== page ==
A particularly useful aspect of the present invention is that it provides for early detection of potentially life-threatening conditions, as noted above. Early diagnosis enhances the prognosis for recovery by allowing early treatment of the condition. By way of example, early detection of cancer allows for earlier and less debilitating chemotherapy or surgical removal of any tumor prior to metastasis. Early detection of arthritis allows for drug intervention to control inflammation before debilitating joint injury occurs, slowing the symptoms of the disease.
 After diagnosis, detecting biomarkers using the present invention allows evaluation of the effectiveness of the treatment regime being employed. For example, in cancers, detecting a decrease in expression of the CTAP III biomarker after treatment of a dormant tumor correlates with the tumor altering phenotype to an aggressive tumor. Conversely, detecting a subsequent increase in CTAP III correlates with a change in the tumor phenotype from aggressive to dormant or absent.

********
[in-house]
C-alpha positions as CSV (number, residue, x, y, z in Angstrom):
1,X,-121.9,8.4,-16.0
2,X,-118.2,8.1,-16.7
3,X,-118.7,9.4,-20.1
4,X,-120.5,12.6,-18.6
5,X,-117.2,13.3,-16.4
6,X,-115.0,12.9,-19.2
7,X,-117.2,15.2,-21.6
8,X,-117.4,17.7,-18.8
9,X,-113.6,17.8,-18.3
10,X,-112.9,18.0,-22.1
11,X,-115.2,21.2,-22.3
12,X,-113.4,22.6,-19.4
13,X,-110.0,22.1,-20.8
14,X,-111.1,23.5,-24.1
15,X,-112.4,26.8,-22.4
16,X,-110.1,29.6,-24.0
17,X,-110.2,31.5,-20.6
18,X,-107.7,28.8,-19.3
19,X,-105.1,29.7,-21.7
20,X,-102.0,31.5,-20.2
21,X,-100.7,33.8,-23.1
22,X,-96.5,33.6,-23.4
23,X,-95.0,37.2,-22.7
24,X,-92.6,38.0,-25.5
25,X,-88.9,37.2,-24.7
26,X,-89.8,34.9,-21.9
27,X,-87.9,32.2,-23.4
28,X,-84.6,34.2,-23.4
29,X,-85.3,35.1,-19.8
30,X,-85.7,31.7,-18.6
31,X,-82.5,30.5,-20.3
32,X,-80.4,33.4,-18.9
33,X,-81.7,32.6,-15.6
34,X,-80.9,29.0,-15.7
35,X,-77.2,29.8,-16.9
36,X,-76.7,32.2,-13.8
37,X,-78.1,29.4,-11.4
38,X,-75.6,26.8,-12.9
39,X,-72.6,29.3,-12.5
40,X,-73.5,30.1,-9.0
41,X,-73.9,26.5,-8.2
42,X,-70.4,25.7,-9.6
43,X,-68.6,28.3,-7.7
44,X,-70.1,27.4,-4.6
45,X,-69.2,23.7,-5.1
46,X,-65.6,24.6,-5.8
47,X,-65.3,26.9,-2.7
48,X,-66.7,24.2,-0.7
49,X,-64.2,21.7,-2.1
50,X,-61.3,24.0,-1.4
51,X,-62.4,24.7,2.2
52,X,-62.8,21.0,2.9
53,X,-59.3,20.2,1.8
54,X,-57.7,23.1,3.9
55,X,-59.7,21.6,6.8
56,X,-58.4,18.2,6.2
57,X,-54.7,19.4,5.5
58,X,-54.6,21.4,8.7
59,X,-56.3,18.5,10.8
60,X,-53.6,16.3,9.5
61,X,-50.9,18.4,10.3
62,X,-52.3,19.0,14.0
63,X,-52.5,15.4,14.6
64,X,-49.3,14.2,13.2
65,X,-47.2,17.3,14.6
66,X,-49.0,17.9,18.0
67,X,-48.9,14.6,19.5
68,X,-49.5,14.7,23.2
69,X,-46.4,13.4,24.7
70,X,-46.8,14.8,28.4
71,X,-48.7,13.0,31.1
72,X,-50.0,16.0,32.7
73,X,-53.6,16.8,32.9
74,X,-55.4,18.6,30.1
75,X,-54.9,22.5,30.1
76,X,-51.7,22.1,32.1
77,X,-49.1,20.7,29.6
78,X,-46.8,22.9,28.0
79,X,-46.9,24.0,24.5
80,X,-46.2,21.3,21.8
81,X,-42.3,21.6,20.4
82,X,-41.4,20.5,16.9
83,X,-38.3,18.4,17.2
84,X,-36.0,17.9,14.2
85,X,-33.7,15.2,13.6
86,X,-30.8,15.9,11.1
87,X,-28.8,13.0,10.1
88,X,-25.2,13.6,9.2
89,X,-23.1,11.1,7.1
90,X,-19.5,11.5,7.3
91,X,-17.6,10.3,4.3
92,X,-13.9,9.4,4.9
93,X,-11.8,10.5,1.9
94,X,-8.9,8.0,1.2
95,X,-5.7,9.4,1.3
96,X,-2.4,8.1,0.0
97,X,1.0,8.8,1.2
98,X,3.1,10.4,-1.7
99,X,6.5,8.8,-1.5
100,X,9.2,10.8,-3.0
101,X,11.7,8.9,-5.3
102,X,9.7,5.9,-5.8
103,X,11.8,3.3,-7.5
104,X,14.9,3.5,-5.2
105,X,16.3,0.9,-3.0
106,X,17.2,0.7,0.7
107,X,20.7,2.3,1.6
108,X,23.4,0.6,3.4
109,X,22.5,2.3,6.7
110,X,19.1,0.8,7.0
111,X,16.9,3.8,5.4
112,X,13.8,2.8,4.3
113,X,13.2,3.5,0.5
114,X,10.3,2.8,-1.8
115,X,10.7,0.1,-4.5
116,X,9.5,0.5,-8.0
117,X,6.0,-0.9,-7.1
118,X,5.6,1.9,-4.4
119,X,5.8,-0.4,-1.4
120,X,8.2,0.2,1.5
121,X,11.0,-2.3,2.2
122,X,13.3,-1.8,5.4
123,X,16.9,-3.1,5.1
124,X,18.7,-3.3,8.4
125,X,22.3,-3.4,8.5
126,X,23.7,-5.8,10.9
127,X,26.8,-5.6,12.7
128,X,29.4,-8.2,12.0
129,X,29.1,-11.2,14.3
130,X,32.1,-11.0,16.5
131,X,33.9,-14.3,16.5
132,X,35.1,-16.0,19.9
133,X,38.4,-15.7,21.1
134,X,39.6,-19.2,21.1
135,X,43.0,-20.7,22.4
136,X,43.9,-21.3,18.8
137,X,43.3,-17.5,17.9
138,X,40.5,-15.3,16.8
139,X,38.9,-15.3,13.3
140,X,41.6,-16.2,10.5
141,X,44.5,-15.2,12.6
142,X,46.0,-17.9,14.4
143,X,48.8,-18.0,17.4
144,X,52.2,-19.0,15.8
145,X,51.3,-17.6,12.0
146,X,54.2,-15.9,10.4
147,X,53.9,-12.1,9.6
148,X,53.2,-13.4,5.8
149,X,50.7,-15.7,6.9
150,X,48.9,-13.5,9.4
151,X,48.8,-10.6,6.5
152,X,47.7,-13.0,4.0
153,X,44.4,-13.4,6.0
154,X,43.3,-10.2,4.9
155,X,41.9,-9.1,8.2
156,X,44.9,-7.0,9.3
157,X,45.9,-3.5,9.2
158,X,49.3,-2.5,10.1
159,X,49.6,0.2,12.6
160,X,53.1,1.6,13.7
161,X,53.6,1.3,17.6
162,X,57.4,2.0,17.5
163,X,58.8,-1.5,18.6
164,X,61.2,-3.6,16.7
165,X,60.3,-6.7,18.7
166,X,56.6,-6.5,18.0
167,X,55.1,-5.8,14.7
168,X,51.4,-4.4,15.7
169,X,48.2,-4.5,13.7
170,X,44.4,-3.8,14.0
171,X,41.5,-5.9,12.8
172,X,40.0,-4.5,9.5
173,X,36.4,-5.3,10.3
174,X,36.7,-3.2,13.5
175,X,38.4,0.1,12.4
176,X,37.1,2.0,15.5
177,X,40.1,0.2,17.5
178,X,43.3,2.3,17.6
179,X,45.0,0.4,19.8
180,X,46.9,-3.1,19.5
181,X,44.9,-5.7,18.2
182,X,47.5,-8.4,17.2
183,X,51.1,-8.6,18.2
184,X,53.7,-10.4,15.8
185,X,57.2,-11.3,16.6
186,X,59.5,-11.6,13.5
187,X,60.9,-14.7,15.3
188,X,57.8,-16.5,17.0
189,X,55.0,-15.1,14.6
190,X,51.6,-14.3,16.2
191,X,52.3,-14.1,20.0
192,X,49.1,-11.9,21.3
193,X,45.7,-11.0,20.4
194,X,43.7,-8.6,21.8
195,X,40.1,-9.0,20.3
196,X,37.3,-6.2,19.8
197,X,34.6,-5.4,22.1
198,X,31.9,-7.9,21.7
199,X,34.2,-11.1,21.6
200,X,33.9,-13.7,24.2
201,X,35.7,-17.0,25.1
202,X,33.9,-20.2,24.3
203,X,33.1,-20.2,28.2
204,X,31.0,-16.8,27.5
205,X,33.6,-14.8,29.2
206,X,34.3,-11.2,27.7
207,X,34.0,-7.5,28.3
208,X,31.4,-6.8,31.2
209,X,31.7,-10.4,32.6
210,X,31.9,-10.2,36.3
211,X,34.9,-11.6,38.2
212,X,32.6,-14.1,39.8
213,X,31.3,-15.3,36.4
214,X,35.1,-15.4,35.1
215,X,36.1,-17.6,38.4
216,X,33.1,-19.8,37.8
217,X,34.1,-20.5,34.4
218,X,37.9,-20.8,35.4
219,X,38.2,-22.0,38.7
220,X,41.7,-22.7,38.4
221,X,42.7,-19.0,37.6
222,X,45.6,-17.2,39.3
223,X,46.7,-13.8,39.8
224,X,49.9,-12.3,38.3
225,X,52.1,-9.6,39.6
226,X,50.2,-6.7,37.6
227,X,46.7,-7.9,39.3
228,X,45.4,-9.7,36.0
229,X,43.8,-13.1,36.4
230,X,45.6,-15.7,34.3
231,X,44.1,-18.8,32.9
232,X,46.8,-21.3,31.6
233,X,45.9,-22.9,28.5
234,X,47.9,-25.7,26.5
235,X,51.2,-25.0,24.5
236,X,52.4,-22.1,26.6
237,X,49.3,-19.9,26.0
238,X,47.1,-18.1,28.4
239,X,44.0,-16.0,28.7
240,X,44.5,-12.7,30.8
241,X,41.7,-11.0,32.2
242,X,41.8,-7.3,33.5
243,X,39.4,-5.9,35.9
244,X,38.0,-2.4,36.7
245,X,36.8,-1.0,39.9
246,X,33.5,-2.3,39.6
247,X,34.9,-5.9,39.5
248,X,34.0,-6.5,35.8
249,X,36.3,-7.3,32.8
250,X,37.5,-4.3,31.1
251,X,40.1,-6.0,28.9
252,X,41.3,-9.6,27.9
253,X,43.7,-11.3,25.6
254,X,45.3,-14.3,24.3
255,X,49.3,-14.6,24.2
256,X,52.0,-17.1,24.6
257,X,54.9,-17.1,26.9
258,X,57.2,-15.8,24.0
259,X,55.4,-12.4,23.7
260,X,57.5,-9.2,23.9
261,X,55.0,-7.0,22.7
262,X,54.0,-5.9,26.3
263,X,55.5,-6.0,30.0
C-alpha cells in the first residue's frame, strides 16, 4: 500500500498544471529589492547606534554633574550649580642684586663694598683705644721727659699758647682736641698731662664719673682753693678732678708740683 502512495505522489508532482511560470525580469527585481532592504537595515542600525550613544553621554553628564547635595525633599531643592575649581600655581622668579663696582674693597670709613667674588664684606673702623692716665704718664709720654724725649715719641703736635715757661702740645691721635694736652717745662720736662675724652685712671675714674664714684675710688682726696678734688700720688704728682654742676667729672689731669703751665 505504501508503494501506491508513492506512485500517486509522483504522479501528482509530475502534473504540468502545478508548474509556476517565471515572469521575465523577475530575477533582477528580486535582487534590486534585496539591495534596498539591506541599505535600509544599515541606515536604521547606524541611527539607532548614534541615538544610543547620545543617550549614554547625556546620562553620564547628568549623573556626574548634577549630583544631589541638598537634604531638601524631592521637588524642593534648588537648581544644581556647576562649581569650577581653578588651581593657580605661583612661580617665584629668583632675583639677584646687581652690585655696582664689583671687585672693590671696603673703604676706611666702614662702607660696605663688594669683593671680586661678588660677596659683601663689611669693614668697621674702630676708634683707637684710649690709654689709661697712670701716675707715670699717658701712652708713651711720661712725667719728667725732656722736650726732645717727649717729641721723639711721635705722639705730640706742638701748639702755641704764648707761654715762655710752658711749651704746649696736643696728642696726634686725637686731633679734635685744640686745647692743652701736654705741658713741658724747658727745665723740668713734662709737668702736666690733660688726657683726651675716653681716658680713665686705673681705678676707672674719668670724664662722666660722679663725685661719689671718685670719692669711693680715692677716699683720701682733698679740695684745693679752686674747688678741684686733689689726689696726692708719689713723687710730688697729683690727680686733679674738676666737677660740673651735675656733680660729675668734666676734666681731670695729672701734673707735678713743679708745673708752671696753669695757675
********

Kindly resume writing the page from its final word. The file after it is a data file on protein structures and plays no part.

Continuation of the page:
Additional embodiments of the invention relate to the communication of assay results or diagnoses or both to technicians, physicians or patients, for example. In certain embodiments, computers will be used to communicate assay results or diagnoses or both to interested parties, e.g., physicians and their patients. In some embodiments, the assays will be performed or the assay results analyzed in a country or jurisdiction which differs from the country or jurisdiction to which the results or diagnoses are communicated.